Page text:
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dc.contributor.advisor Mazzag, Borbala en
dc.contributor.author Evangelista, Alan Glen B. en
dc.date.accessioned 2015-08-12T22:37:08Z en
dc.date.available 2015-08-12T22:37:08Z en
dc.date.issued 2015-05 en
dc.identifier.uri http://hdl.handle.net/10211.3/144395 en
dc.description Thesis (M.S.)--Humboldt State University, Environmental Systems: Mathematical Modeling, 2015 en
dc.description.abstract Sea level rise is predicted to have a negative effect on shorebird populations living in coastal environments. At Humboldt Bay, the availability of tidal flats that serve as habitat to many shorebirds throughout the year may become increasingly limited as higher sea levels permanently inundate lower elevation tidal flats. The Long-billed Curlew (Numenius americanus) is amongst the shorebird species at Humboldt Bay that may face reductions in population as feeding habitat becomes less available. I estimate how curlews will react to habitat change by developing a model that simulates the dynamics between the curlews, their prey, and their environment at Humboldt Bay. To understand how curlews are affected by habitat change due to sea level rise, I introduce predicted changes in habitat to the model. To predict how the habitat changes, I use the Sea Level Affecting Marshes Model, SLAMM, to estimate how different extents of sea level rise change intertidal habitat area. Based on the observed local sea level rise at Humboldt County, SLAMM predicts that mean sea level will increase 0.2-0.9 m over the next hundred years. This corresponds to a loss of 17-64% of current intertidal habitat area. Less dominant curlews are predicted to be strongly affected by the changes in the habitat and will have significant decreases in foraging time, overall weight, and overwinter success. In contrast, higher dominant curlews are more resistant to changes in the habitat and will be less affected by moderate changes in habitat. Given the maximum sea level rise scenario, overwinter success of higher dominant curlews may drop to 50% of the present value. In the same conditions, only 5% of low dominance curlews are expected to be successful. The model predicts that the maximum carrying capacity of Humboldt Bay will stay above 90% given moderate increases in sea level, while maximum carrying capacity will drop below 40% given the maximum sea level rise scenario. The loss of intertidal habitat at Humboldt Bay will not only affect the Long-billed Curlew population, but will also limit other shorebird species. Modeling the effects of habitat change on Long-billed Curlew is a first step in understanding how shorebirds will respond to sea level rise. My methods can be extended to other shorebird species in the future to predict how overall abundance and diversity at Humboldt Bay will change in response to sea level rise. en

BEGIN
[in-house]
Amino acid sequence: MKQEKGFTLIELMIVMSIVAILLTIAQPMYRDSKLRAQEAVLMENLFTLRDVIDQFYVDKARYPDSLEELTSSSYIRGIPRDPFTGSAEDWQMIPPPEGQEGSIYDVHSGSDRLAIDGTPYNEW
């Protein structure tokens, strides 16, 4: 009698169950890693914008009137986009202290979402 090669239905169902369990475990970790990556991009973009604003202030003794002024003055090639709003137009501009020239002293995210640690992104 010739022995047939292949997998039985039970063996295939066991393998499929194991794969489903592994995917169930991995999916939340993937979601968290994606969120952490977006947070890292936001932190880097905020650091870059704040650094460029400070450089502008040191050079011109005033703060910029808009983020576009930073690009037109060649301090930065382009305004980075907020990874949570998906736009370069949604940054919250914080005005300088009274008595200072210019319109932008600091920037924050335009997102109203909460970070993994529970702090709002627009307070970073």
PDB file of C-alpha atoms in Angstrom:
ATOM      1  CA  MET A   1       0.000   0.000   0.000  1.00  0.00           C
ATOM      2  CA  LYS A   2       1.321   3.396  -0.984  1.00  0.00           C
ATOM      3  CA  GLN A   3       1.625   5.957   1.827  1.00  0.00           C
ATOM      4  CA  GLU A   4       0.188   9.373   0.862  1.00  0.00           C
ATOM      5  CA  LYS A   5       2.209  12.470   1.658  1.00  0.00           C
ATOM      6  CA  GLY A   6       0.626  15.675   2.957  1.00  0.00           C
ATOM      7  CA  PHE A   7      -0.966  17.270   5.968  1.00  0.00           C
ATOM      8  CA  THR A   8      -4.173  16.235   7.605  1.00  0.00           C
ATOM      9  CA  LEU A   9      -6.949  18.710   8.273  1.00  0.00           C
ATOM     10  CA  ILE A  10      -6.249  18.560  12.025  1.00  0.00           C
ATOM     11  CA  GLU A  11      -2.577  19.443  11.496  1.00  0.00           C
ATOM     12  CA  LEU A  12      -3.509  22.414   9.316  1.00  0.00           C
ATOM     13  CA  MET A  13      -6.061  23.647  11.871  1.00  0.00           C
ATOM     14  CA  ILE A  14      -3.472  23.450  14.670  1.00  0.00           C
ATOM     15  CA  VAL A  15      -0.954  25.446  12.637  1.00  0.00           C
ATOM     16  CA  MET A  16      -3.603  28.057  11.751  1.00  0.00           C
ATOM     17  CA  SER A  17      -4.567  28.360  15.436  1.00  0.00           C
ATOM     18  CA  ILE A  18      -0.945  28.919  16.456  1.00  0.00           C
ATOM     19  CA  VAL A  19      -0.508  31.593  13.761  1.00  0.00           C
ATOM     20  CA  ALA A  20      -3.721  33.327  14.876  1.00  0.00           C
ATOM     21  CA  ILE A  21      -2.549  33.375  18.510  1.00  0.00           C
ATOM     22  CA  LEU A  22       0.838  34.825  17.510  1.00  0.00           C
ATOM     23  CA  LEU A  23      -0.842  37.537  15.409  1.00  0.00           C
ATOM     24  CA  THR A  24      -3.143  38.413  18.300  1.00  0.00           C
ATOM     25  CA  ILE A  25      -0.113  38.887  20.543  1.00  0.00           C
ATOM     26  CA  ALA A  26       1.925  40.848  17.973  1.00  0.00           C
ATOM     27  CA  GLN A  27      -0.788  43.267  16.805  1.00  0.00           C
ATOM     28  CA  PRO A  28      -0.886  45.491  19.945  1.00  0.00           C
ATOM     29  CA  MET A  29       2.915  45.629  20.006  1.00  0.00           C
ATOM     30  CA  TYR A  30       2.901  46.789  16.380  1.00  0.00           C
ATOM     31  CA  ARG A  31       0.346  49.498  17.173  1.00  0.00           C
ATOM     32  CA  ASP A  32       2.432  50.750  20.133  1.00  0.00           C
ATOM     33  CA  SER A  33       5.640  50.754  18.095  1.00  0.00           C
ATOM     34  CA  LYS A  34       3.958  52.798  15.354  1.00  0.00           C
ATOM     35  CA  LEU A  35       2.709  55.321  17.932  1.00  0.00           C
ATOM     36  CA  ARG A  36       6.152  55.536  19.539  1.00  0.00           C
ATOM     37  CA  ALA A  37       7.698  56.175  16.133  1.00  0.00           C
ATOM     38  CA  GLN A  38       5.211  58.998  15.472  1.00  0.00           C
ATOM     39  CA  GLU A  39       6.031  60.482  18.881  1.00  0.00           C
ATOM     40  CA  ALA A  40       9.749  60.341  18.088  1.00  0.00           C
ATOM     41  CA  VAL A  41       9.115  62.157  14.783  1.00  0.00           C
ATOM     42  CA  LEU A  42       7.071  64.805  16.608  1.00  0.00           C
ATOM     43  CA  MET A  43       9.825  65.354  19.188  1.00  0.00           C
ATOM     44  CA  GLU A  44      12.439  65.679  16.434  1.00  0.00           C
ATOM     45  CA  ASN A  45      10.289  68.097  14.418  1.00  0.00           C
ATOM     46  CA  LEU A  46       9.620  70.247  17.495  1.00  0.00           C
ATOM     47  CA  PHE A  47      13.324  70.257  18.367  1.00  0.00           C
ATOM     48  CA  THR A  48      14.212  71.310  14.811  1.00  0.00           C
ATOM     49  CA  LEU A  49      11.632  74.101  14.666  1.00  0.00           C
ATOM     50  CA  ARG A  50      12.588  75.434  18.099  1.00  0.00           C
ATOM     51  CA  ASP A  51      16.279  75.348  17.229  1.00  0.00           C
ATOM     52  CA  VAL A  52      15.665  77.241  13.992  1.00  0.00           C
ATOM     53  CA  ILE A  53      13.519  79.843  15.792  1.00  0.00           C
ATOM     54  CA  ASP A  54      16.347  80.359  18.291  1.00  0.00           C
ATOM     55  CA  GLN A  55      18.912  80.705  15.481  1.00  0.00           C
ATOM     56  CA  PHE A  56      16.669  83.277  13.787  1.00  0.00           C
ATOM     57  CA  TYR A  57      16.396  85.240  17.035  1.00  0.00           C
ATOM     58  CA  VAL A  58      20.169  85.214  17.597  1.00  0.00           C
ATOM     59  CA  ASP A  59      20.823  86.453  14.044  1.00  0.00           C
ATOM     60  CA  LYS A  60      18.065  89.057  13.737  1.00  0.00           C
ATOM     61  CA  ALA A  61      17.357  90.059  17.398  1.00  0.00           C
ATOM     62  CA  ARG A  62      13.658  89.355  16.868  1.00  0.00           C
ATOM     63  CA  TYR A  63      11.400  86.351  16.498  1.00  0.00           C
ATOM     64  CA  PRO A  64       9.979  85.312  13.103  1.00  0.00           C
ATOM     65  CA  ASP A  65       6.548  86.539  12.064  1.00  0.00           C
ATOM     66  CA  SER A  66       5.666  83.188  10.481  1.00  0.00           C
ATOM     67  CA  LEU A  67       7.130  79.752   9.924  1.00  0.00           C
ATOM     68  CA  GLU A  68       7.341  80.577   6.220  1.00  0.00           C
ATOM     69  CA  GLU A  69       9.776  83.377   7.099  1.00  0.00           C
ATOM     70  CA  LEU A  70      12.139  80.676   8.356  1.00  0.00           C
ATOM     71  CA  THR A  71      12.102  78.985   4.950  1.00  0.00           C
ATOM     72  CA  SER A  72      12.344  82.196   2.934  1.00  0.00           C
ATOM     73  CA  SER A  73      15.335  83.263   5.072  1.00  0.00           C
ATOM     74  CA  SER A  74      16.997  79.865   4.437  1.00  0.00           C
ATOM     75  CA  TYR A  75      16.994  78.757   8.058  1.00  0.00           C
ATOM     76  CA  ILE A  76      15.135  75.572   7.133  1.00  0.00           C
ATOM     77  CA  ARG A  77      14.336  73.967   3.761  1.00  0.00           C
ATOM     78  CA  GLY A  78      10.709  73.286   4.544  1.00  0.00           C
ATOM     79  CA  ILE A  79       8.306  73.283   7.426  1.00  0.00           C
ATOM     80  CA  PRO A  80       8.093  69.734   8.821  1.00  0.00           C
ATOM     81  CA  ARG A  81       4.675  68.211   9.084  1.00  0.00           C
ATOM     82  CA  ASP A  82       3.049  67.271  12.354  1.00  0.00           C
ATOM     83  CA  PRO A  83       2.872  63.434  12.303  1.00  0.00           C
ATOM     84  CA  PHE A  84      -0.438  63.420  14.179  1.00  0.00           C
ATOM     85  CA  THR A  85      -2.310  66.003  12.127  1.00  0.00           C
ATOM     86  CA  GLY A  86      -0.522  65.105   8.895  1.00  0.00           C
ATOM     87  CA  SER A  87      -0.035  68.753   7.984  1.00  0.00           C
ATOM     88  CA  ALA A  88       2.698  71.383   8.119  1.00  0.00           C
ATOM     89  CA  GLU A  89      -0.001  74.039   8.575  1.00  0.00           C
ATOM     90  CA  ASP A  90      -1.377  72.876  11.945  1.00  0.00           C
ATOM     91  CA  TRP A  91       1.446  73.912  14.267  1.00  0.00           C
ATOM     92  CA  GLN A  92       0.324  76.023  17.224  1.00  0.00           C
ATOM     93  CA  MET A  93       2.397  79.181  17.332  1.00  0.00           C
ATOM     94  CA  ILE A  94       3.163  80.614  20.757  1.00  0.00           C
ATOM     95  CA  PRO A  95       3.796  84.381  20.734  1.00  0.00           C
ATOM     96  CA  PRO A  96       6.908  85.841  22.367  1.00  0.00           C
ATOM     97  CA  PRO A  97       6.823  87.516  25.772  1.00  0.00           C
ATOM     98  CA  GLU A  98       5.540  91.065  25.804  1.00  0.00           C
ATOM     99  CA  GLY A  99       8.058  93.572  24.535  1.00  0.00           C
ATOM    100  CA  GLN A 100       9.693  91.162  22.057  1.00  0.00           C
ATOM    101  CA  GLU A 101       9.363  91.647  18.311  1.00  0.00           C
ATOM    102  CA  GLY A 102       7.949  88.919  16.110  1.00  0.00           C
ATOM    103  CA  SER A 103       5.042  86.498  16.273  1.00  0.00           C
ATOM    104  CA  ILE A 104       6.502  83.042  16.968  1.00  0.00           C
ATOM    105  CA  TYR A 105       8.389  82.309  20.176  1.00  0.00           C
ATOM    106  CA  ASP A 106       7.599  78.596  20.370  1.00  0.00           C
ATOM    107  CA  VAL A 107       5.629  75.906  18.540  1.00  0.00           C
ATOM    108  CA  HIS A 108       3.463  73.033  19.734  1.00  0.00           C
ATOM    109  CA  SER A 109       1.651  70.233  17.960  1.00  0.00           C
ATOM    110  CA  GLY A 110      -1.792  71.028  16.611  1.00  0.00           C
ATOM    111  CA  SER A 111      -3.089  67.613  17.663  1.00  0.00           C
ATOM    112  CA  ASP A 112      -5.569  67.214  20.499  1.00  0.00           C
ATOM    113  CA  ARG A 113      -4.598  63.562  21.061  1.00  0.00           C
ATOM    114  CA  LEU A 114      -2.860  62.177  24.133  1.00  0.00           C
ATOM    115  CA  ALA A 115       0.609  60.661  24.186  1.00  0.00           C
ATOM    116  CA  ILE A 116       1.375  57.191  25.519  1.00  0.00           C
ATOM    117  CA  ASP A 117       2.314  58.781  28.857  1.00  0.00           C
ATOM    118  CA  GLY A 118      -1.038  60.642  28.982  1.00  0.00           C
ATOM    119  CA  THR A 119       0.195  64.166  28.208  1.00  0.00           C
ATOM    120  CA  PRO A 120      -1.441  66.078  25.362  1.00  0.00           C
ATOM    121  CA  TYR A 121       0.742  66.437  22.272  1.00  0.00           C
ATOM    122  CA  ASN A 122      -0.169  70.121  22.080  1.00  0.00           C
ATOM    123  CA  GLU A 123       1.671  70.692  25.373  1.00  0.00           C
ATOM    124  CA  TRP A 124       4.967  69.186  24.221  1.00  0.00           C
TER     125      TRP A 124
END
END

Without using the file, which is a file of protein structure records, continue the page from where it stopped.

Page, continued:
dc.language.iso en_US en
dc.publisher Humboldt State University en
dc.subject Sea level rise en
dc.subject Habitat loss en
dc.subject Global warming en
dc.subject Long-billed Curlews en
dc.subject Shorebirds en
dc.subject Humboldt Bay en
dc.subject Individual based model en
dc.subject SLAMM en
dc.subject MORPH en
dc.subject GIS en
dc.title Modeling the effects of sea level rise on Long-billed Curlews at Humboldt Bay en
dc.type Thesis en
dc.description.program Mathematical Modeling en


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